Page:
New Homelessness Strategy Tops Newsom’s ‘State of the State’ Tour
Gov. Gavin Newsom will announce plans Thursday to build 1,200 small homes across the state as part of an effort to help house the nation’s largest homeless population and to address an issue that has persistently plagued the state during his time in office.
The announcement, confirmed by the governor’s office, will come in Sacramento on the first stop of Newsom’s planned four-city tour, during which major policy announcements are expected on housing, health care and public safety. The tour is replacing the governor’s traditional State of the State address.
Newsom dedicated his 2020 State of the State speech to homelessness, calling it a “ disgrace ” in a land of so much wealth. California, home to nearly 40 million people, has nearly one-third of the nation’s homeless population, and their numbers are growing much faster than in other states, according to an analysis of federal data by the Public Policy Institute of California.
The governor has approved more than $22.3 billion in new housing and homelessness spending since taking office, according to the Legislative Analyst’s Office, yet the homeless population has continued to grow.
Newsom said the state will pay to build and install the 1,200 small homes, which can be put up quickly and placed on public land to house people living in encampments along roads and rivers. Sacramento will get 350 homes, Los Angeles will get 500, San Jose will get 200 and San Diego will get 150.
“In California we are using every tool in our toolbox — including the largest-ever deployment of small homes in the state — to move people out of encampments and into housing,” Newsom said. “The crisis of homelessness will never be solved without first solving the crisis of housing — the two issues are inextricably linked.”
Newsom’s office did not say how much the homes will cost or where they will go. It would be up to local governments to decide the latter, which could be tricky since many residents may not want the homes near where they live.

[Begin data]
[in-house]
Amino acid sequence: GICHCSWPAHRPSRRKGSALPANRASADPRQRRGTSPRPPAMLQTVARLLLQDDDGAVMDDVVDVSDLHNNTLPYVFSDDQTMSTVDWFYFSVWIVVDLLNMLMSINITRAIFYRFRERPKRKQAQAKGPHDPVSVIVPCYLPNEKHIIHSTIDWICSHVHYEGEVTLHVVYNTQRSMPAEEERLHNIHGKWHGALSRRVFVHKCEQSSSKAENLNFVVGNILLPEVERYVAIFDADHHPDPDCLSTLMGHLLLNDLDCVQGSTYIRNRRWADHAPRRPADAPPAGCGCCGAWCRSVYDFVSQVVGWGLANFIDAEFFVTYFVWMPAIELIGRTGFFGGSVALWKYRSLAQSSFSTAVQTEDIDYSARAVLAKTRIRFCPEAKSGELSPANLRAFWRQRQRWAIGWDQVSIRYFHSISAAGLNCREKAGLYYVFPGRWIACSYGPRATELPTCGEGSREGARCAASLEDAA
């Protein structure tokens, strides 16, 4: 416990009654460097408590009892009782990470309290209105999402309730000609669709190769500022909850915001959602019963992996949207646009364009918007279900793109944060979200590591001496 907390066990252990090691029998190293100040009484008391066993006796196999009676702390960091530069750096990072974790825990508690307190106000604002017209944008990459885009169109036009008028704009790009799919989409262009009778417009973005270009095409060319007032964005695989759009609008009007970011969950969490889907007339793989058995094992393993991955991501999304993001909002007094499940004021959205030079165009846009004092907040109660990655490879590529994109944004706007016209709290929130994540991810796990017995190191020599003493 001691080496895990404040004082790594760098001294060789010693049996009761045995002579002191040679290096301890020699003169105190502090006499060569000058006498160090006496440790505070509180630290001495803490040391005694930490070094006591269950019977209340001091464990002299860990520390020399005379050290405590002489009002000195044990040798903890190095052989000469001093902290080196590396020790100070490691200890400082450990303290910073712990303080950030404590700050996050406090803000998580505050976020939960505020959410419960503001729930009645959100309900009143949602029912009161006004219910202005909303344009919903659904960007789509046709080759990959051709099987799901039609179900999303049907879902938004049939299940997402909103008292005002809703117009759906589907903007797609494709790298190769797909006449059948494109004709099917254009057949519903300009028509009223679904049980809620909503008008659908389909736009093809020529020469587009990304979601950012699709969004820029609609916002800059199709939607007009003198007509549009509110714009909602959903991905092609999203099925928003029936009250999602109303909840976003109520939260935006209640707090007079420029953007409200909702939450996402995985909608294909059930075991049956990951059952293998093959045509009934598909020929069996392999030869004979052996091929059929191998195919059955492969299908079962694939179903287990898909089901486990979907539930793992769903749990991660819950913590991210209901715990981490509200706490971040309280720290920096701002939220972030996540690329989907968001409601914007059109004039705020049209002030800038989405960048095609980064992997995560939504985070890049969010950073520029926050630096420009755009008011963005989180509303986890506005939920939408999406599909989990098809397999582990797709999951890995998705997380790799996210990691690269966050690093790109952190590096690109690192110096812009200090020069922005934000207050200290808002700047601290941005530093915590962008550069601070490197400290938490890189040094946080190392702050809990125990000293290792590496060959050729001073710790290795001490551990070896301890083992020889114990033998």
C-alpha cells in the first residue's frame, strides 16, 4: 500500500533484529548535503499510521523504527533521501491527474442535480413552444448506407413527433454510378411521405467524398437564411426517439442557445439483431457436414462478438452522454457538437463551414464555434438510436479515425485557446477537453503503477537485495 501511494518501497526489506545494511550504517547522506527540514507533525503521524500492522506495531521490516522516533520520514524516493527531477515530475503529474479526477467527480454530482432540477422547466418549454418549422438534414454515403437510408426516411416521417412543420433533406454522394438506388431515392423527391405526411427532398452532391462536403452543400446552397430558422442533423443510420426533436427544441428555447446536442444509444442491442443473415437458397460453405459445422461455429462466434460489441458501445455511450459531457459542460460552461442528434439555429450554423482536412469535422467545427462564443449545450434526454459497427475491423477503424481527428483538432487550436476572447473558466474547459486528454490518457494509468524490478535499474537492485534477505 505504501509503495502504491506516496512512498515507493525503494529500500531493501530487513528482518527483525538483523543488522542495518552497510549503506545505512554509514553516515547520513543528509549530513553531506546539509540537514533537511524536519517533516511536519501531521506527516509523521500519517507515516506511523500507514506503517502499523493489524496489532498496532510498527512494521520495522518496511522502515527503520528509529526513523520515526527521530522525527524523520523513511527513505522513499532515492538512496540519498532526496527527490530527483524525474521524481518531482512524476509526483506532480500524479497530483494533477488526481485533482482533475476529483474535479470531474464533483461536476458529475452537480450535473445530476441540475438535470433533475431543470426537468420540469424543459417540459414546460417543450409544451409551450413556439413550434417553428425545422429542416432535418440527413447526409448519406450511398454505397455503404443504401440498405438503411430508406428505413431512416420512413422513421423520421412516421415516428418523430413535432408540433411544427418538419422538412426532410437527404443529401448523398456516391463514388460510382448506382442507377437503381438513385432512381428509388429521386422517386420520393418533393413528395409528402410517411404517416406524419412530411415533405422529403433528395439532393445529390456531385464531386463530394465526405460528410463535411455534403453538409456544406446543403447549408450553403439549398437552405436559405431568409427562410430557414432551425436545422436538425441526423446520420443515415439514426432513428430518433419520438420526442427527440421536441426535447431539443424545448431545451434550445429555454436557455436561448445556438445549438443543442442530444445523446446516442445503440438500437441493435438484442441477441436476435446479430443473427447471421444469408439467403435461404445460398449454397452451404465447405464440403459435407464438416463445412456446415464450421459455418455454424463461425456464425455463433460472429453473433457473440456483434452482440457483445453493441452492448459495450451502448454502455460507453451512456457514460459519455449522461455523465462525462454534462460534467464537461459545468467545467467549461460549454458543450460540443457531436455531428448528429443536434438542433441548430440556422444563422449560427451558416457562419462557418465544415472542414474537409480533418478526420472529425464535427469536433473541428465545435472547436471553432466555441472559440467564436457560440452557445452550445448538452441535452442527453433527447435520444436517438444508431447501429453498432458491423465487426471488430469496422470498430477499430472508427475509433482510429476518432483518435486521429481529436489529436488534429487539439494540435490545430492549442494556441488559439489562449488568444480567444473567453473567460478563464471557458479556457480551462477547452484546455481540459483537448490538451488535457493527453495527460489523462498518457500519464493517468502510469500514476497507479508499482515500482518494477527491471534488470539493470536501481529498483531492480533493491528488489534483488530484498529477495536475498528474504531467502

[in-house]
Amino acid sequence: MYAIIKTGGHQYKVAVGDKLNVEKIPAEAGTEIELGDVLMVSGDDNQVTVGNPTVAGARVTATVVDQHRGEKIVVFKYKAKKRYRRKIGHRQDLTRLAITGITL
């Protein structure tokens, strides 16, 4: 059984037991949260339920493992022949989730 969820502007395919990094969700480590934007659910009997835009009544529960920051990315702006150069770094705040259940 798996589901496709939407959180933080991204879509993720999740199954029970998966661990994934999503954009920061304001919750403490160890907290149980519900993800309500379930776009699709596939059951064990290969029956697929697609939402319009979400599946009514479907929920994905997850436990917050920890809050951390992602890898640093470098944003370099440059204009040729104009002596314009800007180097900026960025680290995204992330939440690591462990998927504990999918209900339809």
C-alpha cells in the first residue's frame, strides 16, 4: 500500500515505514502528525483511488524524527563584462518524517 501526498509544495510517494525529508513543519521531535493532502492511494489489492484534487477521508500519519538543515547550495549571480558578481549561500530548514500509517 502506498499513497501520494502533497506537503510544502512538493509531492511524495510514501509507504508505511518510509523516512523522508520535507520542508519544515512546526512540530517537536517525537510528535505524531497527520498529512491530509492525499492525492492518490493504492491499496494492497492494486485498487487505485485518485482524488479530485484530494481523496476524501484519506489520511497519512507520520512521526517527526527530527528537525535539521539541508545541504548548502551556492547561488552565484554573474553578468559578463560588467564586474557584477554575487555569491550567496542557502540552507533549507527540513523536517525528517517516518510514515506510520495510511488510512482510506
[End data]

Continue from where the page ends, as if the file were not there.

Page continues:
Most of the state funding for homelessness programs has gone to local governments. But a lack of progress has led the governor to clash with local leaders.
Last fall Newsom delayed $1 billion of funding for local government homelessness programs because he didn’t like how they planned to spend it. Cumulatively, the local governments’ plans aimed to reduce the homeless population by just 2%. Newsom later released the money after a meeting with local leaders.
On Thursday the governor said local leaders have revised their plans with a goal of a 15% reduction. Newsom said he likes that much better and announced he is releasing another $1 billion.
Lack of Affordable Housing
California’s homelessness problem is in part a byproduct of its shortage of affordable housing, an issue that advocates say impacts many more people than simply those living on the streets.
Leaders of the state’s biggest cities and counties want Sacramento to define more clearly their role in addressing homelessness and how the state will measure the success of local programs that receive state funding.
Currently state homelessness funding has “all sorts of rules that have to be put in and half a dozen different state departments involved in order to find one program,” said Graham Knauss, executive director of the California State Association of Counties. “That needs to change. That is not government at its best.”
The association’s solution is to ask the state Legislature to pass laws clearly defining the responsibilities of local and state government, coupled with recurring state funding for local governments every year. Knauss said the association is talking with lawmakers and the governor’s office about passing legislation.
“We certainly should not expect that we’re going to get ongoing progress on homelessness while using one-time funding to do it,” he said.
The stakes are high for people like Nathen Avelar, 18, who has struggled with unstable housing most of his life. Avelar grew up with his mother and twin brother in the Central Valley city of Merced, where he said there is plenty of new housing but all out of their reach.
For a few years, they lived in a home that was infested with mold, which aggravated his brother’s asthma and forced them to leave. They moved in with his grandmother; if not for her home, which they often shared with multiple other family members, Avelar said they likely would have been homeless.
“I remember a couple of times we drove around looking for houses, and we always saw these nice houses on the street and I knew we would never be able to afford them,” he said. “That was really disheartening.”
Avelar, who worked part-time for a voter engagement group that supported Newsom during an unsuccessful 2021 recall attempt, said he wants the governor’s administration to build more affordable housing.